A titre test is a blood test that can be used to assess an animal’s immune response to previous vaccines.  Any Vet is able to access laboratories that provide titre testing. 

Dogs are routinely tested for Distemper and Parvovirus antibodies, and only test Infectious Hepatitis antibodies if there is a need to do so.

Routine Wellness examinations are an essential component of proactive pet health care.  Vaccination booster appointments should not be relied upon as the only reason to return to your Vet.  Regular comprehensive nose-to-tail examinations are the best way to detect any changes in your pet’s health.

The Vaccination Guideline Group (VGG) of the WSAVA recommends that vaccines be defined as core, non-core or not recommended.Core vaccines should be administered to all animals to protect them against severe, life-threatening diseases that have a global distribution. Non-core vaccines are required only by those animals whose geographic location, local environment or lifestyle places them at risk of contracting specific infections. Not recommended vaccines are those that have insufficient scientific evidence to justify their use.

According to the guidelines, all cats and dogs should be protected against core vaccine components. However, no vaccine is risk-free, and thus, unnecessary vaccinations should be avoided. Vaccination intervals are generally based on the minimal duration of immunity (DOI) as determined in experimental vaccination challenge studies. Modified live-virus vaccines induce a strong humoral and cell-mediated immune response, and vaccination challenge experiments have provided excellent data demonstrating that there is a good correlation between vaccine-induced antibody titres and protection against these virus-induced diseases. This has been shown specifically for the core components against canine distemper virus, canine adenovirus, and canine parvovirus in dogs and feline panleukopenia virus in cats. Although many guidelines recommend at least three-yearly boosters for these viral core components, results of experimental and field studies indicate a much longer persistence of protective antibodies, that even persists lifelong in some animals. Thus, for the individual animal, an antibody titre can be determined to decide whether revaccination is necessary by either sending a serum sample to a diagnostic laboratory or by evaluating the presence of antibodies in the veterinary practice using point-of care tests.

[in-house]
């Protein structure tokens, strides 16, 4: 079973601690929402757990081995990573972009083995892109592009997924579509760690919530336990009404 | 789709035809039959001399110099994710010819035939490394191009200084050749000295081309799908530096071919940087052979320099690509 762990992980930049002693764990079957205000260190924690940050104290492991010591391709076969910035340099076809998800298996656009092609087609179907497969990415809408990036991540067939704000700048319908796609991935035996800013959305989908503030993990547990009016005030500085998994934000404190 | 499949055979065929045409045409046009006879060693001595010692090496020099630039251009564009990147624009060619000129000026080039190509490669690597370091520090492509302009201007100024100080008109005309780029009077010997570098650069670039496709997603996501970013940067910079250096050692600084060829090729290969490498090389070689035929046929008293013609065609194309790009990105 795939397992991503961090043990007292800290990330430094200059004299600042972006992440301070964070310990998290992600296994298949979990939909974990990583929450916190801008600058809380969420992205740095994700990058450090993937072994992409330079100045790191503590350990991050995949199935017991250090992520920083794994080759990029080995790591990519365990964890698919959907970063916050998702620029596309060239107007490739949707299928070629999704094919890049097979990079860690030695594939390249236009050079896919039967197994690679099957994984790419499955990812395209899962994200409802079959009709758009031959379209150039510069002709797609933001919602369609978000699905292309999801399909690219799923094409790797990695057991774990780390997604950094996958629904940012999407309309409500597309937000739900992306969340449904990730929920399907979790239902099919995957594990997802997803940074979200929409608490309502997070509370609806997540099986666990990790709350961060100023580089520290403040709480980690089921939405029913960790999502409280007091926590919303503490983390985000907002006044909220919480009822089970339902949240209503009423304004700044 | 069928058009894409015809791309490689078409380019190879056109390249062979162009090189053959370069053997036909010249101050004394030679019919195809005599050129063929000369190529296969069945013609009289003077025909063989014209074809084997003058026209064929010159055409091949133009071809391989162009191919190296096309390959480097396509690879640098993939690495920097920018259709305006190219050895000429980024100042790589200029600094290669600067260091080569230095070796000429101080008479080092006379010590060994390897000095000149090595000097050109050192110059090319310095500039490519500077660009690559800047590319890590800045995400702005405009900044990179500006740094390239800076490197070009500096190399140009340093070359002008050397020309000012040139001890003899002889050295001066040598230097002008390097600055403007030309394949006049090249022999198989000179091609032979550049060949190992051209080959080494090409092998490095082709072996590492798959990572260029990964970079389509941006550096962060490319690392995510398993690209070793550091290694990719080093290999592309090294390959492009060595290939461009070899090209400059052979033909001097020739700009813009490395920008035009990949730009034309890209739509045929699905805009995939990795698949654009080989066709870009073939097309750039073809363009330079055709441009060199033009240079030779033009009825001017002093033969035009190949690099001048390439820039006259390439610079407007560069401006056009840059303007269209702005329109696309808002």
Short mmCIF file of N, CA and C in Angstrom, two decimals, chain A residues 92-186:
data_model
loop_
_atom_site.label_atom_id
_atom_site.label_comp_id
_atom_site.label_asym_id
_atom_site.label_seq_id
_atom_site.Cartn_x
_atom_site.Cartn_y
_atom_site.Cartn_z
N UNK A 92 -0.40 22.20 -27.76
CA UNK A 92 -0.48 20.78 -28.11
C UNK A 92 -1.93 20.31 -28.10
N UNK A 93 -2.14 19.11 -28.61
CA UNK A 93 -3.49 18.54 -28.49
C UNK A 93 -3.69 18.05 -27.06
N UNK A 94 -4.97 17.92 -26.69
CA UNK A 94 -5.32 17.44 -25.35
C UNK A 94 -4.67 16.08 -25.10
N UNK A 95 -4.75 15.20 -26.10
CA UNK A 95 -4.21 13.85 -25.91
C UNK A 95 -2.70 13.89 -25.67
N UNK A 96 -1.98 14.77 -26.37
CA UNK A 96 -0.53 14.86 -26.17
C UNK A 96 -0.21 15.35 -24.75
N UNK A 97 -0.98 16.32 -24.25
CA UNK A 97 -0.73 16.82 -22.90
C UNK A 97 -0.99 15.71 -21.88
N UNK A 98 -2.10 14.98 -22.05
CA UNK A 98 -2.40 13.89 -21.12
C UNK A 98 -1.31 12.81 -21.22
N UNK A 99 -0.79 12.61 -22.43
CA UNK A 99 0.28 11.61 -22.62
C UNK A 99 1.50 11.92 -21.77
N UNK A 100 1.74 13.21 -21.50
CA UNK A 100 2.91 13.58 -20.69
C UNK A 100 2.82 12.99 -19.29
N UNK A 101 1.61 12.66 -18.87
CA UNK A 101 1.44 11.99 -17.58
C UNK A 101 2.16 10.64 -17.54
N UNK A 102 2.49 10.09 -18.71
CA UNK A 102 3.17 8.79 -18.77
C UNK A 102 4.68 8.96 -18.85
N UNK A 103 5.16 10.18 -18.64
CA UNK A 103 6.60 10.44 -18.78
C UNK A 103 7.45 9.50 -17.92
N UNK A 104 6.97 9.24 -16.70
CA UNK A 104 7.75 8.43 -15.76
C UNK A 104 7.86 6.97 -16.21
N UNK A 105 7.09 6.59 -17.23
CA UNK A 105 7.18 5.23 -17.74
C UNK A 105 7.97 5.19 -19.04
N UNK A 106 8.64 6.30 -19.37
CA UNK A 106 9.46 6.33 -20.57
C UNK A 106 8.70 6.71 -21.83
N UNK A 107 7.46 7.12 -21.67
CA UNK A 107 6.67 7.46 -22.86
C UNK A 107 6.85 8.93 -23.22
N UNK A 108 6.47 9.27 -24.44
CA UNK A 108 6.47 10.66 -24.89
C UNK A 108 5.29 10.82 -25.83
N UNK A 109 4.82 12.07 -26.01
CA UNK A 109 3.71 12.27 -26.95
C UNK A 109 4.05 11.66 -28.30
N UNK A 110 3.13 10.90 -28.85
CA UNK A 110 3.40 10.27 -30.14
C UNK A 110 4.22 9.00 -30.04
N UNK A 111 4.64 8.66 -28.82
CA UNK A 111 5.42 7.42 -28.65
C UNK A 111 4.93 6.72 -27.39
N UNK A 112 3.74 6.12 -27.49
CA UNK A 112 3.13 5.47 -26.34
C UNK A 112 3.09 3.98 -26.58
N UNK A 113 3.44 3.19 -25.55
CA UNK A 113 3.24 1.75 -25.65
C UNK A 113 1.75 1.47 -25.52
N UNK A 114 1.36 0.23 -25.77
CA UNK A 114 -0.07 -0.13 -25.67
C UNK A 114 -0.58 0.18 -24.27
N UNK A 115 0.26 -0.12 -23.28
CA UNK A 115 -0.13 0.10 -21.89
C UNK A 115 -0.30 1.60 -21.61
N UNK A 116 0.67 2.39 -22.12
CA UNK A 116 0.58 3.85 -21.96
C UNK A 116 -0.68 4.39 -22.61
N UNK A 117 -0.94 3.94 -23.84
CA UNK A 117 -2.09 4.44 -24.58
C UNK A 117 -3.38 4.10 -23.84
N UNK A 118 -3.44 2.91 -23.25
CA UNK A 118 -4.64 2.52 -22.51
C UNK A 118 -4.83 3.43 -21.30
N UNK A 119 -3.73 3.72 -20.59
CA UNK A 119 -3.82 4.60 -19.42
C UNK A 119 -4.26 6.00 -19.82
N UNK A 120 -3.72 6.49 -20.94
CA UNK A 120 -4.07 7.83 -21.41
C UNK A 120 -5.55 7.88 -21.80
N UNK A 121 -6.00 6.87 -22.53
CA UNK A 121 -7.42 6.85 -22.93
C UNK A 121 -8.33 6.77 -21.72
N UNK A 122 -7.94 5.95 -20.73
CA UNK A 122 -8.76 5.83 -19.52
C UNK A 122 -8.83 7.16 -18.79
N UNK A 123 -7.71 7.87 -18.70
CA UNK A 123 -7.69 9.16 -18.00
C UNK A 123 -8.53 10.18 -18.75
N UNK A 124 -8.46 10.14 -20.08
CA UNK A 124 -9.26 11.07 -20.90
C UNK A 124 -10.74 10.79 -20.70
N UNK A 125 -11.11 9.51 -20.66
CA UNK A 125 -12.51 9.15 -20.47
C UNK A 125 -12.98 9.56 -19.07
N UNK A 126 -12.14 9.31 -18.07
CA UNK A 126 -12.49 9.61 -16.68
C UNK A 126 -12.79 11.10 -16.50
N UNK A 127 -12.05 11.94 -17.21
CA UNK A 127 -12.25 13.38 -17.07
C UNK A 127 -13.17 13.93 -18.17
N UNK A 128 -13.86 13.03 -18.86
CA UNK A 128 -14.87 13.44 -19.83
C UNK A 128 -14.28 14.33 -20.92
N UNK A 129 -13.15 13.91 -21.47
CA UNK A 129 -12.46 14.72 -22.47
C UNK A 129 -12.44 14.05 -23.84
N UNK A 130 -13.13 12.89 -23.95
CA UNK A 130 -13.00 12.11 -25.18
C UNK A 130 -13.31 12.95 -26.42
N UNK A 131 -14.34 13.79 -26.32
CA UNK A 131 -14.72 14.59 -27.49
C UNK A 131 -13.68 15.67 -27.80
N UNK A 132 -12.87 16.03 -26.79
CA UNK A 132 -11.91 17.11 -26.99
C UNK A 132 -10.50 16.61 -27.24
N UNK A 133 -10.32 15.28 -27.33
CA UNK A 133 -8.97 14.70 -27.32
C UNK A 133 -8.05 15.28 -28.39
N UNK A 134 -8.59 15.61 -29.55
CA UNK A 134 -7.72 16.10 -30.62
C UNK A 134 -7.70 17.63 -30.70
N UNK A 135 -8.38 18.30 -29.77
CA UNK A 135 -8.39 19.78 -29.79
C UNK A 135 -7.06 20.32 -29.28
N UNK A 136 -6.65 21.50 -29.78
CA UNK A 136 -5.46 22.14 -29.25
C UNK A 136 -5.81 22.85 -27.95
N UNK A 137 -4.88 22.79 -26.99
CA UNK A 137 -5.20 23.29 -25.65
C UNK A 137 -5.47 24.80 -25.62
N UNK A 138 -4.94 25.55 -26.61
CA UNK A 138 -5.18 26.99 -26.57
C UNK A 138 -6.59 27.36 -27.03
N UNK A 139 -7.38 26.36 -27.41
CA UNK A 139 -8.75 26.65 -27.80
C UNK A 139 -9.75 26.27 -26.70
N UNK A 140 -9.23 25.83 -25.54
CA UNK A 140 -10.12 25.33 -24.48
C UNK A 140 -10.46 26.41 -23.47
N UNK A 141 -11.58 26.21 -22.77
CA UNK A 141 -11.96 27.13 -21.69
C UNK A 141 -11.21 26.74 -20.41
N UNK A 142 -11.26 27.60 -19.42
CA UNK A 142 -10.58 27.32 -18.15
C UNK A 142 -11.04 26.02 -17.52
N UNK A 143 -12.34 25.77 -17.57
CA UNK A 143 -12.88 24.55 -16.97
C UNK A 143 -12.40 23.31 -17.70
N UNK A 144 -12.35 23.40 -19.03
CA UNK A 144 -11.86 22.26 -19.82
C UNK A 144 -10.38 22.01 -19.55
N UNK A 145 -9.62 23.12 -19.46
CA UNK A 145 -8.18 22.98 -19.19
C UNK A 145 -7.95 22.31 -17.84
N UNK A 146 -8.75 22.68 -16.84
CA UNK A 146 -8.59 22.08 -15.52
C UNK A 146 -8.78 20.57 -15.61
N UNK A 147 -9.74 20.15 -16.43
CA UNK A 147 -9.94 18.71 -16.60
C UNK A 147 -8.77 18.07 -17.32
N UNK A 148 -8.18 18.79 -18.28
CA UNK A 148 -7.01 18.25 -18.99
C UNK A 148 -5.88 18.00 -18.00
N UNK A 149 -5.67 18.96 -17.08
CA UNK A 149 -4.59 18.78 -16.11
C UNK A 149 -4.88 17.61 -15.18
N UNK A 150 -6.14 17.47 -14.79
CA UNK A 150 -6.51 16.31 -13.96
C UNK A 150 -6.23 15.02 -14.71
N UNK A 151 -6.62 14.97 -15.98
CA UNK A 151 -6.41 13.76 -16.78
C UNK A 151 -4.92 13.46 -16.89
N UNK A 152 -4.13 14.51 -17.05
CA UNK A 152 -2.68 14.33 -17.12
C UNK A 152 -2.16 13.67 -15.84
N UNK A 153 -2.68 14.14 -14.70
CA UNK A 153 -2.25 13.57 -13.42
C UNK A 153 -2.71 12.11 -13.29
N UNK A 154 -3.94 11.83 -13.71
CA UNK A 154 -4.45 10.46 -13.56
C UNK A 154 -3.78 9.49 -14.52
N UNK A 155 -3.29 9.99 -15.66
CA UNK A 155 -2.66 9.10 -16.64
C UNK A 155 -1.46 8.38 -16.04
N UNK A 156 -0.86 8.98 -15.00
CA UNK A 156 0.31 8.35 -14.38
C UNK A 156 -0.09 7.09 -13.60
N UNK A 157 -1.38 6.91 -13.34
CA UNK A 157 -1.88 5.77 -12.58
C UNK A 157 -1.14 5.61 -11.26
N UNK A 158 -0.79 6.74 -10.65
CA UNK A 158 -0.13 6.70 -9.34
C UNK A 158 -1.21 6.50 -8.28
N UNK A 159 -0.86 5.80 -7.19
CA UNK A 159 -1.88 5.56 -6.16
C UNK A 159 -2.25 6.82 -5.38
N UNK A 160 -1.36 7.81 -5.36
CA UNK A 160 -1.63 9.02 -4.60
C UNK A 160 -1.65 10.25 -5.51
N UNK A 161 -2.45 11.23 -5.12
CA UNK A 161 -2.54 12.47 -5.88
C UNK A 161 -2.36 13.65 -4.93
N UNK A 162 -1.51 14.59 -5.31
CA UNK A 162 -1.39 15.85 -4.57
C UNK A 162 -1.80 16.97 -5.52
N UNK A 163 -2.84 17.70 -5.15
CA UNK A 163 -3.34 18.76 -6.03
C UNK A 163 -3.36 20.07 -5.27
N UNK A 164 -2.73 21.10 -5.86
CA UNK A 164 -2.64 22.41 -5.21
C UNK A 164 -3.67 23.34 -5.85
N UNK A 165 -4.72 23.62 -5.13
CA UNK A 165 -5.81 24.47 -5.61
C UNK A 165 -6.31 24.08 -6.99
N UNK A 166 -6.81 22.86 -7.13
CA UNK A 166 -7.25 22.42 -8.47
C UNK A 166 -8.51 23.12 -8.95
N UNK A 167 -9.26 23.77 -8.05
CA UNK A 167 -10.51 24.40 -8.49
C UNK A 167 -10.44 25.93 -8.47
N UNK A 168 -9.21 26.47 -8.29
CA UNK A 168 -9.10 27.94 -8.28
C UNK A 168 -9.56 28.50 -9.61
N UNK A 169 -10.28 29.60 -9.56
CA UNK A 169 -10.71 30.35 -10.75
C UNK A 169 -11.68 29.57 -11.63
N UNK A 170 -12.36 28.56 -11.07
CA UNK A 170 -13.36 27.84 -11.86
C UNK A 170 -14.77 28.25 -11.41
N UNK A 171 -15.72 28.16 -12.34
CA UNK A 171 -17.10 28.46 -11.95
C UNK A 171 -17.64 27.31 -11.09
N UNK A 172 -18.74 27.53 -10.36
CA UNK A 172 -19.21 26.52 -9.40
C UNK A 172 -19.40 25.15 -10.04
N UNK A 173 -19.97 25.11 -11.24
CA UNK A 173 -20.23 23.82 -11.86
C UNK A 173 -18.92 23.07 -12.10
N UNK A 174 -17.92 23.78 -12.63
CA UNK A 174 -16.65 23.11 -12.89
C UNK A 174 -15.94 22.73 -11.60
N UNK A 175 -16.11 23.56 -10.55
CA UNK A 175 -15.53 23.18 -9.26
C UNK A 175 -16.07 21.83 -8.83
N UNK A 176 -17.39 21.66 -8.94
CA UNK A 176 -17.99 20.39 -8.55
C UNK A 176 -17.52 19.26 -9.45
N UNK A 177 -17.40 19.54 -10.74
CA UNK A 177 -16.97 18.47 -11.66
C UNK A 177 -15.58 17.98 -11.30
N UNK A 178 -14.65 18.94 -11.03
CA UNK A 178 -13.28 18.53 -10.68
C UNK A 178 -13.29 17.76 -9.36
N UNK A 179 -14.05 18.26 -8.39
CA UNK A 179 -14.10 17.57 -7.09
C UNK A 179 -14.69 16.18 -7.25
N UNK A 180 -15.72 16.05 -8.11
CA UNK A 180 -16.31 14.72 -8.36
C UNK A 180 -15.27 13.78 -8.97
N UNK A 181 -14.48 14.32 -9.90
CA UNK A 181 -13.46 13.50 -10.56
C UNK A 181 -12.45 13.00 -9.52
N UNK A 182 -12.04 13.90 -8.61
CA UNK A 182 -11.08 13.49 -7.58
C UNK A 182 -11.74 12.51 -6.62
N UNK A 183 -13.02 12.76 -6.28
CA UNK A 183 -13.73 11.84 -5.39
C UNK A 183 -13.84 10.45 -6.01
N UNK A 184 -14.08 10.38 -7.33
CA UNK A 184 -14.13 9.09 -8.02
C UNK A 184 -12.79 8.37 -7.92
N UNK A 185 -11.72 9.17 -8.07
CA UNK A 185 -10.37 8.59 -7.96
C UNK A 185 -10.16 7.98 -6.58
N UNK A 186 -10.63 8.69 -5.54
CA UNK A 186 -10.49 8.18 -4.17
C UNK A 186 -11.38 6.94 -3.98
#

Adult dogs properly vaccinated with Distemper/Parvovirus/Infectious Hepatitis (C3) vaccines can have immunity to these diseases for seven years or longer, and in some cases for their life, in the absence of any repeat vaccination.  The minimum duration of protective immunity in an adequately immunised animal is three years.  This means that once pups have received their initial course of core vaccines and have mounted an effective immune response, they may not need the C3 component of vaccine ‘boosters’ any more frequently than three-yearly, or possibly ever again.

Studies done with recommended feline vaccines (Feline Panleukopaenia Virus, Calicivirus and Herpes Virus Type I, known as F3 vaccines), have shown a minimum duration of immunity for these core vaccines of greater than three years.  Panleukopaenia protection is usually lifelong.

Vaccine ‘boosters’ in an adequately protected animal do not boost their immune status at all, but can over-stimulate the immune system and increase the likelihood of side effects.

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